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The GPIO pins of a processor are useful for controlling external electronic circuitry. One of the simplest things you can do with these pins is write code, which will output a logic high (3.3V) or low (0V) on them. The Raspberry Pi has a set of 26 pins (arranged as a 2×13 strip), which bring out a few of the GPIO pins of the processor on board; you can identify these pins by looking for label ‘P1’ on the board. The pins on this connector are numbered P1-01, P1-02, P1-03 and so on. Check out http://elinux.org/RPi_Low-level_peripherals for a diagram of this connector and details of the I/O pins. (You will note that certain pins are labelled as ‘do not connect.’ These pins should not be used for interfacing.)

There are many ways in which you can output voltages on these pins. One of the easiest ways is to use a Python library. The Raspberry Pi Python GPIO access library can be downloaded from http://pypi.python.org/pypi/RPi.GPIO. It is available as a tar file, RPi.GPIO-0.2.0.tar.gz. (Don’t worry if the version number you are seeing on the website is different from this; you might be getting a newer version). Installing the module is simple: untar it and run the set-up script (as super user):
tar xvf RPi.GPIO-0.2.0.tar.gz
cd Rpi.GPIO-0.2.0
python2 setup.py install

Connect a red LED in series with a 1-kilo-ohm resistor between pins P1-08 (GPIO pin) and P1-06 (GND) and run the following program:
import RPi.GPIO as GPIO
import time

GPIO.setup(8, GPIO.OUT)
while True:
GPIO.output(8, True) # LED ON
time.sleep(1)
GPIO.output(8, False) # LED OFF
time.sleep(1)

We configure pin P1-08 as an output pin using GPIO.setup and write high/low values to it using the function GPIO.output.

Internally, the Python GPIO library uses special files under ‘/sys’ directory to access the I/O pins. The disadvantage with this method is that you really can’t do timing sensitive operations this way.

Streaming video from a webcam
What role can Raspberry Pi play in the design of your embedded system?

If your application needs fast media processing and networking, you can replace your PC with a Raspberry Pi, which consumes considerably less power (and comes in a much smaller form factor—the size of a credit card). If you need to do timing sensitive operations (like measurement of the time delay between low to high transitions of an I/O pin to microsecond-level precision), you can use something like an Arduino and interface it with the Raspberry Pi.

Here is an example. Say, you wish to capture the video stream from your webcam and make it available over the network. The first step is to connect the webcam and see whether the Raspberry Pi recognises it—if you see a file called ‘video0’ under ‘/dev’, everything should work well!

Next, you can install the popular ‘ffmpeg’ package, which does a whole lot of video manipulations including streaming:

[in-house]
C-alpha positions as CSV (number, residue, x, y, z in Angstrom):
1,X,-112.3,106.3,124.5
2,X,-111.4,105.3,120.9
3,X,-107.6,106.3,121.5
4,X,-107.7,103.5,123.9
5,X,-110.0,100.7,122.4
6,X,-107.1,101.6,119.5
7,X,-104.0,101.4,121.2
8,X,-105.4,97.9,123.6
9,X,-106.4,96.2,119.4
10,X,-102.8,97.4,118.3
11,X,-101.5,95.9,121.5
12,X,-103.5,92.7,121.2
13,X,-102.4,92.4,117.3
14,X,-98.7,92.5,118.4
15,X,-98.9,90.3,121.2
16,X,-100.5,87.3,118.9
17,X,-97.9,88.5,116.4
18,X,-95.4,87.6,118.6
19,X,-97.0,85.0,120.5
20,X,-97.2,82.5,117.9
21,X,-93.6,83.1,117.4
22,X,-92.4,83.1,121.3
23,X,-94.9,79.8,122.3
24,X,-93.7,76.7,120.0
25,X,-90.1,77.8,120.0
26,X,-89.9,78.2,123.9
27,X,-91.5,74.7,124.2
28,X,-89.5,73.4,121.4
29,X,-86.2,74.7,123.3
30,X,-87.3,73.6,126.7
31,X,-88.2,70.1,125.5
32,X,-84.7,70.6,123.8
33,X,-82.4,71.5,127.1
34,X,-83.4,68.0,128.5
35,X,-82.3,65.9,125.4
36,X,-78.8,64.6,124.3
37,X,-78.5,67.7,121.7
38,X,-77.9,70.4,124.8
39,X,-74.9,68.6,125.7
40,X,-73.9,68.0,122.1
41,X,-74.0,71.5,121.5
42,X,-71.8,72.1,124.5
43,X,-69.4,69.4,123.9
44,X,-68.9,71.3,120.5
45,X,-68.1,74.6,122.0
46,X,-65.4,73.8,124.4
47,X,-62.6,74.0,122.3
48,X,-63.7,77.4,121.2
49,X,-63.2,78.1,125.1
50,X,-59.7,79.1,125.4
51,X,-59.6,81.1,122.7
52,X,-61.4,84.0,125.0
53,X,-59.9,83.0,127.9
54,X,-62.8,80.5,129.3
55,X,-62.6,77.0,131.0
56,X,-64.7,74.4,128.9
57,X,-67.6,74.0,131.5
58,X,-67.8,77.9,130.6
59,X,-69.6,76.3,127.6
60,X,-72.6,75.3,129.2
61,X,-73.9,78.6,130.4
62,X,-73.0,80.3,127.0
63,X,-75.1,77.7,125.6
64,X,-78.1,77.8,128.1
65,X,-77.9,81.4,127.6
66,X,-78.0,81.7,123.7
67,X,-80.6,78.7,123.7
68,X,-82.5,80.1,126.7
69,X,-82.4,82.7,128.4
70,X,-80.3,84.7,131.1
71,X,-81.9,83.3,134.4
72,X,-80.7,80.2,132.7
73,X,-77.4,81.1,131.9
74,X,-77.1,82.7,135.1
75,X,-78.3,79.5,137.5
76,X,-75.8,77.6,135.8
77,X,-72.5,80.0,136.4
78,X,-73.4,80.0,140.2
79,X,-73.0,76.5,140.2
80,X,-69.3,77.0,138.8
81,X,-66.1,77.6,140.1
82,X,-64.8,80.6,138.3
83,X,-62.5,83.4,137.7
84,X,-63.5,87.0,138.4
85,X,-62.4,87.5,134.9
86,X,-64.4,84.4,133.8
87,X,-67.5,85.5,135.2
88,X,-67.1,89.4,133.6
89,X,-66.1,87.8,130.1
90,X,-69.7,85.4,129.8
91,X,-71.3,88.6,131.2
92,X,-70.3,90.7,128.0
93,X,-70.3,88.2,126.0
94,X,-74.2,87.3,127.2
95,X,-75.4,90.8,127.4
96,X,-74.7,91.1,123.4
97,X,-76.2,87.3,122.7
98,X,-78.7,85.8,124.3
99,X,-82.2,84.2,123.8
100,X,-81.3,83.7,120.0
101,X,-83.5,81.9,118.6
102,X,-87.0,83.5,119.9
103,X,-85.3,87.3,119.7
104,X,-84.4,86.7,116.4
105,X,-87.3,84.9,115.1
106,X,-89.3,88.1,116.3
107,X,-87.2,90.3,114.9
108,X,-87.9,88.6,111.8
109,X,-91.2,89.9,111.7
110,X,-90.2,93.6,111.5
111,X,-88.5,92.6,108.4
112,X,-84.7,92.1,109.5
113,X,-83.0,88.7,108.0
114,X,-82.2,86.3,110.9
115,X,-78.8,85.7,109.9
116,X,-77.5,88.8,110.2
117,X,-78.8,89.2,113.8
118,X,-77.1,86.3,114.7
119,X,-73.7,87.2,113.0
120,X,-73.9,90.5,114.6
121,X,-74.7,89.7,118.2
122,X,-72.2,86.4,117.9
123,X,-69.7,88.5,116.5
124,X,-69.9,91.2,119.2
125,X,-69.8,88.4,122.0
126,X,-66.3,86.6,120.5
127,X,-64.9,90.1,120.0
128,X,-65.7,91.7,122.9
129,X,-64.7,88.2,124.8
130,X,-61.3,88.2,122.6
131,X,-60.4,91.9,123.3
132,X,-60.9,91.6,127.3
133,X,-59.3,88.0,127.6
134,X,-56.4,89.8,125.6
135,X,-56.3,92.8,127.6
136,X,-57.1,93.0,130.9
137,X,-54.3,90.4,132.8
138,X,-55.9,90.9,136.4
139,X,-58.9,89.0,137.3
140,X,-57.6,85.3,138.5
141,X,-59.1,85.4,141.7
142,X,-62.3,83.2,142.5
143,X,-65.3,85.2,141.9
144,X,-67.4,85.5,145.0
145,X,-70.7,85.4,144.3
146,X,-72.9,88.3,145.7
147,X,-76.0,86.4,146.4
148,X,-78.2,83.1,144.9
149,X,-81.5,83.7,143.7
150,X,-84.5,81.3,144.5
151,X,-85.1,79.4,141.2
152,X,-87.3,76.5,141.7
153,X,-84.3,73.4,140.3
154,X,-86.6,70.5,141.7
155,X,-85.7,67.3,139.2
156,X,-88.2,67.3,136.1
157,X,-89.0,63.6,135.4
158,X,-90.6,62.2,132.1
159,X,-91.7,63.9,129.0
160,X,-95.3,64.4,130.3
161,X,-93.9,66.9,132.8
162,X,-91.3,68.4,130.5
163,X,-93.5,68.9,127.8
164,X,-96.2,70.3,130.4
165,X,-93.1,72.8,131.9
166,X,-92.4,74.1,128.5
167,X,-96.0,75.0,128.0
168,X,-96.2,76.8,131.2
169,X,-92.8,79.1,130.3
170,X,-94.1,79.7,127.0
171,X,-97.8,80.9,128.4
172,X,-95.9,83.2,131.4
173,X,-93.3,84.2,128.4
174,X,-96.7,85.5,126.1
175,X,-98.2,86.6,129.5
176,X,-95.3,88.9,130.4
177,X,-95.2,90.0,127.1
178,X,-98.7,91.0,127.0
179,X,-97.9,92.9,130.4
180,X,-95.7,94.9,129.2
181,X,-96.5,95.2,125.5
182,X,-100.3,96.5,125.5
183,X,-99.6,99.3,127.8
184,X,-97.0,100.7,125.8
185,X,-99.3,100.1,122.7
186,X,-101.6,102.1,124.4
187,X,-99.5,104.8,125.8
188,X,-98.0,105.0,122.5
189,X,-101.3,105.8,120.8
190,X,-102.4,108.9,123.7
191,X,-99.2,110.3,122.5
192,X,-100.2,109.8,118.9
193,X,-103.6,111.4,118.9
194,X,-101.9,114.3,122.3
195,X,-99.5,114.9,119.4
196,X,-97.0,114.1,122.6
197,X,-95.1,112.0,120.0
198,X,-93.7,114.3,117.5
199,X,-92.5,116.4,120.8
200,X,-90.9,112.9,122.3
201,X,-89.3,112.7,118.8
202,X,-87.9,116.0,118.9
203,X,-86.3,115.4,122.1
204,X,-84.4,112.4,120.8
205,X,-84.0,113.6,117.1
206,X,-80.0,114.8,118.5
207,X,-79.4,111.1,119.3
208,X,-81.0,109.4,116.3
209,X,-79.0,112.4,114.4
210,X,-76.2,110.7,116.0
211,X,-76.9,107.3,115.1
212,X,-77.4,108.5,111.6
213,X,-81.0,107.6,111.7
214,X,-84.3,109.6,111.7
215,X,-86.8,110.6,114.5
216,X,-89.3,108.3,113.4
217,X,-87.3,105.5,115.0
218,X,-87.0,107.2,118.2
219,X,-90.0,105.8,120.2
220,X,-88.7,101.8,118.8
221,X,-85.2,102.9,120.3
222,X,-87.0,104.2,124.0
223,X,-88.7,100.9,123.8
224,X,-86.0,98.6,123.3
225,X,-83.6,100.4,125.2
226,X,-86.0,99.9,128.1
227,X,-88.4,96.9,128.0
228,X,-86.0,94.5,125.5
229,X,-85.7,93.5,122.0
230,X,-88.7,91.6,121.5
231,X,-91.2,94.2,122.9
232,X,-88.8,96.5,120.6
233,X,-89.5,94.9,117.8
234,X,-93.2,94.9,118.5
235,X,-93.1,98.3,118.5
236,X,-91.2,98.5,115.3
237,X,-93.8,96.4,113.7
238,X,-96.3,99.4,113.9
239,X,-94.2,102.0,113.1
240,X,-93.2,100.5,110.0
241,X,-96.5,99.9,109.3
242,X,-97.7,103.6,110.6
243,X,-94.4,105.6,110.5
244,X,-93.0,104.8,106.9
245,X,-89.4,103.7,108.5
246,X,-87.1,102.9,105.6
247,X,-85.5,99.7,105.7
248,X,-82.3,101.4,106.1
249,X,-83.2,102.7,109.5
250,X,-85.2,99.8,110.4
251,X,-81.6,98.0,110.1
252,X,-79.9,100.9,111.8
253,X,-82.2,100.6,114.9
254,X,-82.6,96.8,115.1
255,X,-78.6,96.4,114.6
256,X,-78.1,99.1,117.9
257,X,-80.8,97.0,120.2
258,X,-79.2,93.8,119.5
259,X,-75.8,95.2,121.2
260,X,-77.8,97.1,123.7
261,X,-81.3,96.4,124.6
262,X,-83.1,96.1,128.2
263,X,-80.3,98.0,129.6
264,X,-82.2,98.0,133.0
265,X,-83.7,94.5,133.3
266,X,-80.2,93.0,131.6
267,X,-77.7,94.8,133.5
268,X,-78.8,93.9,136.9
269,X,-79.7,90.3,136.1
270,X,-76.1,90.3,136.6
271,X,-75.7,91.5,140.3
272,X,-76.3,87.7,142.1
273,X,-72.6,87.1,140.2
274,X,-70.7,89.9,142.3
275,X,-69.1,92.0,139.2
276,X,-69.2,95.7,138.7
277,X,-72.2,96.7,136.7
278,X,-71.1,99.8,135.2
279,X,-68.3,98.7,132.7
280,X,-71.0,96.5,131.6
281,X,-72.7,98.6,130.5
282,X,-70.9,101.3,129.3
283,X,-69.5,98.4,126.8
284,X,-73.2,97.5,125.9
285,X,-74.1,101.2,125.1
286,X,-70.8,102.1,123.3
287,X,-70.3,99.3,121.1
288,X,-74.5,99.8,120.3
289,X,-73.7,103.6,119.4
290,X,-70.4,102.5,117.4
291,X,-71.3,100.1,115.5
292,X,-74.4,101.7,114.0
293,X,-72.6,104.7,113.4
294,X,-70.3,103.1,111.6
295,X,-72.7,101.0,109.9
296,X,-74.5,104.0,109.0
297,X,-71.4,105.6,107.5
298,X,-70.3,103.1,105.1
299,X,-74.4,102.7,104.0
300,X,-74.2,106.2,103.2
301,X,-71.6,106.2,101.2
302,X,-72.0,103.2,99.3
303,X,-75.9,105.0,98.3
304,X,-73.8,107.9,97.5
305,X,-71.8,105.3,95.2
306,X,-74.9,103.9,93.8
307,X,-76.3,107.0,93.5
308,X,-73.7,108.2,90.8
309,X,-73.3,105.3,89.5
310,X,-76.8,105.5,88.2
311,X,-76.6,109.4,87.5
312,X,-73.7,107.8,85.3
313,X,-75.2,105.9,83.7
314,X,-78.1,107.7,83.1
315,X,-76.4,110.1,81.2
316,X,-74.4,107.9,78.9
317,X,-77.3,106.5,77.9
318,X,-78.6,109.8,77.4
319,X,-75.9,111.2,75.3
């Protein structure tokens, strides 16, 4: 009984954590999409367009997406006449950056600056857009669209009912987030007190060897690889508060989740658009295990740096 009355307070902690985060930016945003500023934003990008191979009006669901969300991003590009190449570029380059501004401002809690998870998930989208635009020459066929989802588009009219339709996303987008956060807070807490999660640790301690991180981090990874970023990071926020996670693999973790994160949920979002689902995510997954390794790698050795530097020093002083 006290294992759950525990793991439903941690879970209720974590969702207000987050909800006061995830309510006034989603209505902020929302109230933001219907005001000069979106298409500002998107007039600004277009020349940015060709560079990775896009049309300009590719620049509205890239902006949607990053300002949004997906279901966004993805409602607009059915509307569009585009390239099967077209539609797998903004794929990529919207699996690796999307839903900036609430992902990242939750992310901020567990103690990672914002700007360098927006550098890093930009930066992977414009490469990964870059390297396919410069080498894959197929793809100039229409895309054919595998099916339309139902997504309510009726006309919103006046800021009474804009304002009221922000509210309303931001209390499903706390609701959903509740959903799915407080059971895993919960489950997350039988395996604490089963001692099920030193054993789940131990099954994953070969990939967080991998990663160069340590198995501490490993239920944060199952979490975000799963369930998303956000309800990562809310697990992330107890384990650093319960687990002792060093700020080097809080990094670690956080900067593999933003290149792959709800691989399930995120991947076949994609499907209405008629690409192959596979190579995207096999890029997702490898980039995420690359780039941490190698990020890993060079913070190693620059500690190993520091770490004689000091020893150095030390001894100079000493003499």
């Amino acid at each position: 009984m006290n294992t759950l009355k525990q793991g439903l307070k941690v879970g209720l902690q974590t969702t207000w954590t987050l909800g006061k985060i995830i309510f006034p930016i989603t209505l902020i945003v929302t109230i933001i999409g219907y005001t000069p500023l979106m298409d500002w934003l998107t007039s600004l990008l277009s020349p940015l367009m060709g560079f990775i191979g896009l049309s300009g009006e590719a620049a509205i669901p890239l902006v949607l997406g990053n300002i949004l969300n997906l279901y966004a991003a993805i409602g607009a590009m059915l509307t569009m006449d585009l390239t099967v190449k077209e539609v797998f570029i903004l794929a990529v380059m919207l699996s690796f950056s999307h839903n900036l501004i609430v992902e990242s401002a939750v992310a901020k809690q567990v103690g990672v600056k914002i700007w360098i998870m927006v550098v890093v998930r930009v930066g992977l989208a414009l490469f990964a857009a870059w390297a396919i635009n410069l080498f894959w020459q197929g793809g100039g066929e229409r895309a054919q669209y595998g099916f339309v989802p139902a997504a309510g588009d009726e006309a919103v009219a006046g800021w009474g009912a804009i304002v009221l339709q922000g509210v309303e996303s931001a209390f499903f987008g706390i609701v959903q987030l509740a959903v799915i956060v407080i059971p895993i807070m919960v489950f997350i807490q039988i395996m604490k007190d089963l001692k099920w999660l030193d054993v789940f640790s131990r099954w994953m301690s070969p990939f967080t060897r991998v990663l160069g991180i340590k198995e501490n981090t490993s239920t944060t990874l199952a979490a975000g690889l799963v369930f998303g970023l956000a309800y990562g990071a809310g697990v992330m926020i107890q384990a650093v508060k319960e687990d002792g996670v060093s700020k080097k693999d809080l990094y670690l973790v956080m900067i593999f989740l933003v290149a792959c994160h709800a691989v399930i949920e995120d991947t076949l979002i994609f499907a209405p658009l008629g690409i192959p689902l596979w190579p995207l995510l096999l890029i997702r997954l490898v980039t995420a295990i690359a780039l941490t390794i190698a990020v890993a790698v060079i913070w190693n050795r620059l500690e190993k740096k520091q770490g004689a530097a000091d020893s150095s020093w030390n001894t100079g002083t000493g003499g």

pacman -S ffmpeg

Let’s now create a small configuration file called ‘ffserv.conf.’ This file supplies information like the network port at which the stream is available, the name of the stream, etc:
Port 8010
BindAddress 0.0.0.0
MaxClients 10
MaxBandwidth 1000

File /tmp/webcam.ffm
FileMaxSize 5M

Feed feed1.ffm
Format mpjpeg
VideoSize 160×128
VideoFrameRate 3
VideoIntraOnly
Noaudio
Strict –1

Check out http://ffmpeg.org/sample.html for more information on the parameters in this configuration file. Streaming of the video is done by a program called ‘ffserver.’ Invoke it like this:
ffserver -f ./ffserv.conf
‘ffserver’ automatically goes into the background. Now you have to run ‘ffmpeg’ to capture data from the webcam and supply it to ‘ffserver’:
ffmpeg -v 2 -r 5 -s 160×128 -f video4linux2 -i /dev/video0 http://localhost:8010/feed1.ffm

You can open the browser on a remote machine and enter the following URL to watch a streaming video: http://192.168.1.5:8010/feed1.mjpeg. (You have to replace the address 192.168.1.5 with the IP address assigned to your Raspberry Pi’s Ethernet interface.)

Move your webcam with a servo motor!
You can mount your webcam on the shaft of a hobby servo motor and control it using the Raspberry Pi! The easiest way to do this is to run the servo control code on an Arduino and send commands to the Arduino from the Raspberry Pi. When the Arduino is connected to the USB port of the Raspberry Pi, the serial port on the Arduino is accessible as a special file (usually ‘/dev/ttyACM0’) on the Raspberry. The Python module ‘pyserial’ can be used to write the code, which sends and receives commands over this serial channel. (In our case, the ‘command’ may be simply a number that indicates the angle at which the servo shaft should be positioned.)

The servo control code as well as the Python code running on the Raspberry are available for download at: https://github.com/rlabs/rpi-article.

The start of a revolution!
The Raspberry Pi revolution has just begun. This tiny credit-card sized GNU/Linux system has generated tremendous enthusiasm among hobbyists and ‘do it yourself’ fans all over the world. You can already see people coming up with amazing ideas like the ‘fishpi’ (http://fishpi.org/)—an autonomous Raspberry Pi controlled marine vehicle that is planned to make a journey across the Atlantic unaided!


The author is founder of recursive-labs.com, an online learning start-up focussed on free software-based technologies

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